A new study from the epidemiology department at the Louisiana State University Health Sciences Center School of Public Health with collaborators from Brown University, the National Institute of Environmental Health Sciences (NIEHS), and Brigham and Women’s Hospital report that women living in southeast Louisiana exposed to the Deepwater Horizon Oil Spill exhibit high levels of self-reported post-traumatic stress disorder (PTSD) symptoms.
Findings from the investigation of women residing in coastal Louisiana align with existing evidence that PTSD is a heterogeneous disorder comprised of individuals with different and distinct patterns of symptomatology. The study supported the presence of five distinct classes of PTSD symptoms: low, moderate without mood alterations, moderate with mood alterations, severe without risk-taking, and severe with risk-taking.
The results from this latest research suggest that women in coastal Louisiana communities experience a disproportionate number of traumatic events as compared to women in the general population. Women in the study scored likely PTSD when reporting past 1-month symptoms during an interview conducted between 2014 and 2016.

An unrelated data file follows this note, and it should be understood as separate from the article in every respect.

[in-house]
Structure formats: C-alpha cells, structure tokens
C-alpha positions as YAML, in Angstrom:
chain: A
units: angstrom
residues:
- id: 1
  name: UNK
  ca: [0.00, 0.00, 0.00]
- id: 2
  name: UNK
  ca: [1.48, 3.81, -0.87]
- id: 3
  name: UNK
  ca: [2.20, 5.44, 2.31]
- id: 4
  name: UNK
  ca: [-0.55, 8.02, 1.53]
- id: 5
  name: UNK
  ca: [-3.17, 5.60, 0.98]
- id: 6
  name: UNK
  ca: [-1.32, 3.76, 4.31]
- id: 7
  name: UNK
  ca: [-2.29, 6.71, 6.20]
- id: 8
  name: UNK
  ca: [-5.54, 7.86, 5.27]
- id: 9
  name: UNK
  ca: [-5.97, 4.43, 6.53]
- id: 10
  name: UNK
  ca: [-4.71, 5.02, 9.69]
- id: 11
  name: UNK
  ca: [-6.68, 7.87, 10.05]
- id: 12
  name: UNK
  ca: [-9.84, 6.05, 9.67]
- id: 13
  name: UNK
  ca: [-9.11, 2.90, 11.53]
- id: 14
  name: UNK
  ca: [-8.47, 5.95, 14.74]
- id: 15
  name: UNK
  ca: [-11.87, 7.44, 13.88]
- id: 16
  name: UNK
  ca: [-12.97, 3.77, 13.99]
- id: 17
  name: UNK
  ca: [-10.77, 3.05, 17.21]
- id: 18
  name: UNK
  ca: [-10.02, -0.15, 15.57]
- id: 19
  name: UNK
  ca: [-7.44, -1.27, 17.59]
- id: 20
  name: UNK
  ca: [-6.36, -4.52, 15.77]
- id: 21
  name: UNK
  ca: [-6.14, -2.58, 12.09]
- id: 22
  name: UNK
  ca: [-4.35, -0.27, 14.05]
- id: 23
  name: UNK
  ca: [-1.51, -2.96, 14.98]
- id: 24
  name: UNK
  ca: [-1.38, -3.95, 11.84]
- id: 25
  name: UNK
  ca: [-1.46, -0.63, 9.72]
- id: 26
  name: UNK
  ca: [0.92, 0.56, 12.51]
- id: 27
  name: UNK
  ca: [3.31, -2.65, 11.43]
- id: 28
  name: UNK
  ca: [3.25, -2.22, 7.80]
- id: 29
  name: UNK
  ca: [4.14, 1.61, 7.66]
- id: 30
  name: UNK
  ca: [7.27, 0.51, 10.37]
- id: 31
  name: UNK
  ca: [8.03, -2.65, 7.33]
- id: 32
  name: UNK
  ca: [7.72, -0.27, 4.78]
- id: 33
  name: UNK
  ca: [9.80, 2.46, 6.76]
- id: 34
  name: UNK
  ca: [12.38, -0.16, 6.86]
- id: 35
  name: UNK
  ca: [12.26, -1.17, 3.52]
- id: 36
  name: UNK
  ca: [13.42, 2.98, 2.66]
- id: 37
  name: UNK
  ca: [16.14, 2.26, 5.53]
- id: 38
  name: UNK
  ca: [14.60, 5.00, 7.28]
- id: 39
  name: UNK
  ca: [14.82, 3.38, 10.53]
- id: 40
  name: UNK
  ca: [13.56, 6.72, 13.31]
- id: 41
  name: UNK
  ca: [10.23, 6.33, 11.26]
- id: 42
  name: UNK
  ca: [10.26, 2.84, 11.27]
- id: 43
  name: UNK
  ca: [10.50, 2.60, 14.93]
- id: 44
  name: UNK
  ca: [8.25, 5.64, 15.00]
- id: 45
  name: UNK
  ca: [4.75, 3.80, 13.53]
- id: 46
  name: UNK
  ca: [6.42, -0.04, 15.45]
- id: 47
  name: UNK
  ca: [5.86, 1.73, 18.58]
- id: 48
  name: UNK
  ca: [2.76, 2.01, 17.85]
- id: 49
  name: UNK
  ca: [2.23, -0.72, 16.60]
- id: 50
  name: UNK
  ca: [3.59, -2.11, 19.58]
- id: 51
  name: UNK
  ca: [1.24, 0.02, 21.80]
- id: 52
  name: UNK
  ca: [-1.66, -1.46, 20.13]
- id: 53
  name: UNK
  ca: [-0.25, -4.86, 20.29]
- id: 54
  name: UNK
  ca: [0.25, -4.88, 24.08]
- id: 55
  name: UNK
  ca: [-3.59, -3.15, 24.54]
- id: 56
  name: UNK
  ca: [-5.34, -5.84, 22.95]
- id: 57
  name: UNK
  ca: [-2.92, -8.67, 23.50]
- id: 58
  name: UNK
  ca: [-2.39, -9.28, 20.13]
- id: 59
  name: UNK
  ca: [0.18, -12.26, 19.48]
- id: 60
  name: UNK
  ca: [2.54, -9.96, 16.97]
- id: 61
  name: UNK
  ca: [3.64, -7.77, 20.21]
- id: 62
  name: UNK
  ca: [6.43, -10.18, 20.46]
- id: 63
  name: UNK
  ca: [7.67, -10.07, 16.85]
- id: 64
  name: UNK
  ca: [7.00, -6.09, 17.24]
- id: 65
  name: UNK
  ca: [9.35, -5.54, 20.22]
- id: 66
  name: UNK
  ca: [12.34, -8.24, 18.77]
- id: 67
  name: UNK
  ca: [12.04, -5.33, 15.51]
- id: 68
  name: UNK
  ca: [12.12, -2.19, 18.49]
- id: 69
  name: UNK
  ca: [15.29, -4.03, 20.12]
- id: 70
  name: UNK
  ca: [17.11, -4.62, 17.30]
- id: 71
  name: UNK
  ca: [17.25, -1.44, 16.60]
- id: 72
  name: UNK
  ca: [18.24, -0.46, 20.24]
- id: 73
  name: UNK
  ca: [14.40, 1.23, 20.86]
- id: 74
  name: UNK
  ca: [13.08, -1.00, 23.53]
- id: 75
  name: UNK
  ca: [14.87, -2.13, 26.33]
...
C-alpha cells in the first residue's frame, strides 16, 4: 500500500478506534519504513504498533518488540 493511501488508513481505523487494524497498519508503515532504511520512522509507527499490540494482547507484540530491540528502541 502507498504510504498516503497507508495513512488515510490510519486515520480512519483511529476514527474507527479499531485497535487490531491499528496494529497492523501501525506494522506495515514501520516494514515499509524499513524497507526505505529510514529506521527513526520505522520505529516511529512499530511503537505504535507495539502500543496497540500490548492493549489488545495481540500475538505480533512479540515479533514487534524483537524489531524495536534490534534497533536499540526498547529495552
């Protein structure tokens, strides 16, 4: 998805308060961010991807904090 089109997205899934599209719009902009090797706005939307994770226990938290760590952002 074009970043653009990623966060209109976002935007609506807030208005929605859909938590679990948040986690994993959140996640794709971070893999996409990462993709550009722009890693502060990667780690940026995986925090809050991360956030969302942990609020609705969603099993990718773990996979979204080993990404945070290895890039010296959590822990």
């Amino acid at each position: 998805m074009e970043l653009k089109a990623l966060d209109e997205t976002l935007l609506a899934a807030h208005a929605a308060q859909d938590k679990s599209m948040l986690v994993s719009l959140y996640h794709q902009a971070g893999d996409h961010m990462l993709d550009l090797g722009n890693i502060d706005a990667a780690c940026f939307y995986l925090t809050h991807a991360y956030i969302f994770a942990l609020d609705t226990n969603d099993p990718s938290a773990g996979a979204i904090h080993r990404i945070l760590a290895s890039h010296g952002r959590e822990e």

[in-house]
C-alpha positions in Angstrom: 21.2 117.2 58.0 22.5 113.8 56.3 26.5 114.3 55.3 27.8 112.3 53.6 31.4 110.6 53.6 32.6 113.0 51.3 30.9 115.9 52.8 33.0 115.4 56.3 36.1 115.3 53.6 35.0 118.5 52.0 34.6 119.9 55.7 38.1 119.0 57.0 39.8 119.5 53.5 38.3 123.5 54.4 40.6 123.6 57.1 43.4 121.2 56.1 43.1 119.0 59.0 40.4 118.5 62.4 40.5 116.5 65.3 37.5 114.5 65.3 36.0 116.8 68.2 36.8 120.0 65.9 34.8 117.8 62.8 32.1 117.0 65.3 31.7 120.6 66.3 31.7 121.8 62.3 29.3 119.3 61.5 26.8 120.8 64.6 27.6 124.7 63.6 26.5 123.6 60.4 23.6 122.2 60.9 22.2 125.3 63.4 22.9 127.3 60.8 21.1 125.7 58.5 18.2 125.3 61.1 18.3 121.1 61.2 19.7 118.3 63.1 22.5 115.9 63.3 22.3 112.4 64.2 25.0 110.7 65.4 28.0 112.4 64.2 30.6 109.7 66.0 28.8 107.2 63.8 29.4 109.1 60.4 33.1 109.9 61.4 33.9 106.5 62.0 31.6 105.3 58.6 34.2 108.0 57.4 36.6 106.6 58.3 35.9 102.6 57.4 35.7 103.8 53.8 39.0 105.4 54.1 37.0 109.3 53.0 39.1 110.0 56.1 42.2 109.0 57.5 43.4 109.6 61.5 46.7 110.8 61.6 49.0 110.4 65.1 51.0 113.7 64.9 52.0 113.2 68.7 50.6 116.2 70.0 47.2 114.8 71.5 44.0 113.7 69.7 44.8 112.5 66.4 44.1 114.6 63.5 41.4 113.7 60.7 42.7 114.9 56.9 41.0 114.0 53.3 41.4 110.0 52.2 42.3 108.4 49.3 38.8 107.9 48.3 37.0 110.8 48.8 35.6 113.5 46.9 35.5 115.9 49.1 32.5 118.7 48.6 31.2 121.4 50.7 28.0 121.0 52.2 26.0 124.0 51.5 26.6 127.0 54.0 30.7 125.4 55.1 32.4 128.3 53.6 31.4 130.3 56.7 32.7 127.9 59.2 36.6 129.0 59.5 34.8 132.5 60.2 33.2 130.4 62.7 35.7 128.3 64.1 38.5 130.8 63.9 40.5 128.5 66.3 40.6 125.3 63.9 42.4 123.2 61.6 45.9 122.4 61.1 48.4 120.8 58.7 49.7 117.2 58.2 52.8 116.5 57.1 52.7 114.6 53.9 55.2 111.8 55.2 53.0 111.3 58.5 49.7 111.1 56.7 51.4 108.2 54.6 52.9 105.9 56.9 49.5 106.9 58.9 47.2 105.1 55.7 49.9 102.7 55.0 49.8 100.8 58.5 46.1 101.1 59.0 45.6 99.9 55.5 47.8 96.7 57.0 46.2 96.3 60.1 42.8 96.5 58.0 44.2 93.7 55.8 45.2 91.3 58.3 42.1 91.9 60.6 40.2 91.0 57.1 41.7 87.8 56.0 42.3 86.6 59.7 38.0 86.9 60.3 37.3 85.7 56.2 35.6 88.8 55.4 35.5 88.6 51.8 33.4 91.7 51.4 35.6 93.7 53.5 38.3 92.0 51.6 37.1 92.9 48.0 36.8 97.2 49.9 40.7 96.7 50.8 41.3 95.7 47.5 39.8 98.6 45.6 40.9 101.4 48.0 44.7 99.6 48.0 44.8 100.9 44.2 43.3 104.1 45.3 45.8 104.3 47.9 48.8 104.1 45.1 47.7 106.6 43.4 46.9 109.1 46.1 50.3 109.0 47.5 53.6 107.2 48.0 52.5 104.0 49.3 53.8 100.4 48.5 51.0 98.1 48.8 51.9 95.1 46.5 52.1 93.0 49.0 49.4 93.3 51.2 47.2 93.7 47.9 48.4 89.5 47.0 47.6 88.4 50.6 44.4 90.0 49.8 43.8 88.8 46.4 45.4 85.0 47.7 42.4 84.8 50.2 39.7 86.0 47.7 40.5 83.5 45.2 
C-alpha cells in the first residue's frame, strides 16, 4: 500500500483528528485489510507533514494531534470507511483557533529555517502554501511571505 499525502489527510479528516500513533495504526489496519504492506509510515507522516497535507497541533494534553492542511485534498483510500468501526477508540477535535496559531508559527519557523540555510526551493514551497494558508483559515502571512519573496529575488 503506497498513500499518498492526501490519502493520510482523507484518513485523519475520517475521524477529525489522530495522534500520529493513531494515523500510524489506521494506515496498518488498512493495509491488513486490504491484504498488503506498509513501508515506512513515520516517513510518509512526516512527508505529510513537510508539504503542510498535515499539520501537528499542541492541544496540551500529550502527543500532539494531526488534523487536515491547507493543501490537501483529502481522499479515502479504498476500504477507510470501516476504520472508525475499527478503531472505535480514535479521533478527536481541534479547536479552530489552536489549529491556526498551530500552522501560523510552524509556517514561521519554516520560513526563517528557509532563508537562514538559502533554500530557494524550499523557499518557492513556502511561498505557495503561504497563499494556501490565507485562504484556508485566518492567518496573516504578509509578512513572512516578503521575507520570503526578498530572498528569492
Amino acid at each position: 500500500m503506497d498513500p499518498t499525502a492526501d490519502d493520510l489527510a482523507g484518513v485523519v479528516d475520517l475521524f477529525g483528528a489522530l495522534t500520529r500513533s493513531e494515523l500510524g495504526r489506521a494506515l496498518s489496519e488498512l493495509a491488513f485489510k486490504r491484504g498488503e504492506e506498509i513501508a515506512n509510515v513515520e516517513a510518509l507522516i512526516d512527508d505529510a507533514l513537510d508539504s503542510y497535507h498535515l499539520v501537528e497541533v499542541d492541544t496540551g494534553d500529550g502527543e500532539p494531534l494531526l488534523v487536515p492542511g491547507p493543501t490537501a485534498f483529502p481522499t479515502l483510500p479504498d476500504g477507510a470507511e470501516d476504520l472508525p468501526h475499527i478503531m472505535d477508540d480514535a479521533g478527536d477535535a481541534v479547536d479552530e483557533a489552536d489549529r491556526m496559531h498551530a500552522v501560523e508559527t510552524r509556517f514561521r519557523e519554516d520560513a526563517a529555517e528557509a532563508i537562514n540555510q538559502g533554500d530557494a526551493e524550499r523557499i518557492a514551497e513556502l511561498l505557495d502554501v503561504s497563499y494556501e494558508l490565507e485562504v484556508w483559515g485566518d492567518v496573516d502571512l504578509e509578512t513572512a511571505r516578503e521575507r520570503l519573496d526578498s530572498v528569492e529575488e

“This is the first investigation reporting trauma and PTSD in our Louisiana cohort, with findings suggesting that women in this study report notably high levels of trauma as well as a high prevalence of probable PTSD. Unfortunately, less than half reported receiving past-year mental health treatment despite the high levels of PTSD symptoms, which suggests that many affected women may not be receiving needed mental health care,“ said Dr. Edward S. Peters, chair of epidemiology at the Louisiana State University School of Public Health.
The study was published the March 2019 edition of the Journal of Affective Disorders.
Also featured in NOLA.com/ Times-Picayune By Mark Schleifstein, NOLA.com | The Times-Picayune